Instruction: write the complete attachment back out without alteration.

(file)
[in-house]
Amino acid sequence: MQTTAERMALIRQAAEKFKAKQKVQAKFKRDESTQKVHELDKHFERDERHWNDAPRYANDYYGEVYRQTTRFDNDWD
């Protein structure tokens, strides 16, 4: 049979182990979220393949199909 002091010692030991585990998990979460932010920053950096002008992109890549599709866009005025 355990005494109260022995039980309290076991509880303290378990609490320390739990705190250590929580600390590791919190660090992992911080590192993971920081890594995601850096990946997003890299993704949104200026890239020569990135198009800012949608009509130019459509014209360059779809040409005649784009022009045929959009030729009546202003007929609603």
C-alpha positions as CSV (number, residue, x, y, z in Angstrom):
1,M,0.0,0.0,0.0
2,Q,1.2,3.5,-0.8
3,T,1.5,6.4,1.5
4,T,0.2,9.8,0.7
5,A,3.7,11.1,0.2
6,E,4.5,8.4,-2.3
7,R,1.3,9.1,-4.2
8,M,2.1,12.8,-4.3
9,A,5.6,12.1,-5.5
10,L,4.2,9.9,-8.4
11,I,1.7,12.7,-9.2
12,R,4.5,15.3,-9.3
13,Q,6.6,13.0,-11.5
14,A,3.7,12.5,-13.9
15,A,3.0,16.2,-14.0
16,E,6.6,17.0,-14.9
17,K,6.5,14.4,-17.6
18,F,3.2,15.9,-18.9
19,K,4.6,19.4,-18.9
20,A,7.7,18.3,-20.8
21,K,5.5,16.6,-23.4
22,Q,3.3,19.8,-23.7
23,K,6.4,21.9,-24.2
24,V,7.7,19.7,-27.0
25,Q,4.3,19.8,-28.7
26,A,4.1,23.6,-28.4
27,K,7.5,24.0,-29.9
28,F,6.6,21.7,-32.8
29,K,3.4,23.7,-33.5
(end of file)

[in-house]
Amino acid sequence: MQTTAERMALIRQAAEKFKAKQKVQAKFKRDESTQKVHELDKHFERDERHWNDAPRYANDYYGEVYRQTTRFDNDWD
């Protein structure tokens, strides 16, 4: 049979182990979220393949199909 002091010692030991585990998990979460932010920053950096002008992109890549599709866009005025 355990005494109260022995039980309290076991509880303290378990609490320390739990705190250590929580600390590791919190660090992992911080590192993971920081890594995601850096990946997003890299993704949104200026890239020569990135198009800012949608009509130019459509014209360059779809040409005649784009022009045929959009030729009546202003007929609603």
C-alpha positions as CSV (number, residue, x, y, z in Angstrom):
1,M,0.0,0.0,0.0
2,Q,1.2,3.5,-0.8
3,T,1.5,6.4,1.5
4,T,0.2,9.8,0.7
5,A,3.7,11.1,0.2
6,E,4.5,8.4,-2.3
7,R,1.3,9.1,-4.2
8,M,2.1,12.8,-4.3
9,A,5.6,12.1,-5.5
10,L,4.2,9.9,-8.4
11,I,1.7,12.7,-9.2
12,R,4.5,15.3,-9.3
13,Q,6.6,13.0,-11.5
14,A,3.7,12.5,-13.9
15,A,3.0,16.2,-14.0
16,E,6.6,17.0,-14.9
17,K,6.5,14.4,-17.6
18,F,3.2,15.9,-18.9
19,K,4.6,19.4,-18.9
20,A,7.7,18.3,-20.8
21,K,5.5,16.6,-23.4
22,Q,3.3,19.8,-23.7
23,K,6.4,21.9,-24.2
24,V,7.7,19.7,-27.0
25,Q,4.3,19.8,-28.7
26,A,4.1,23.6,-28.4
27,K,7.5,24.0,-29.9
28,F,6.6,21.7,-32.8
29,K,3.4,23.7,-33.5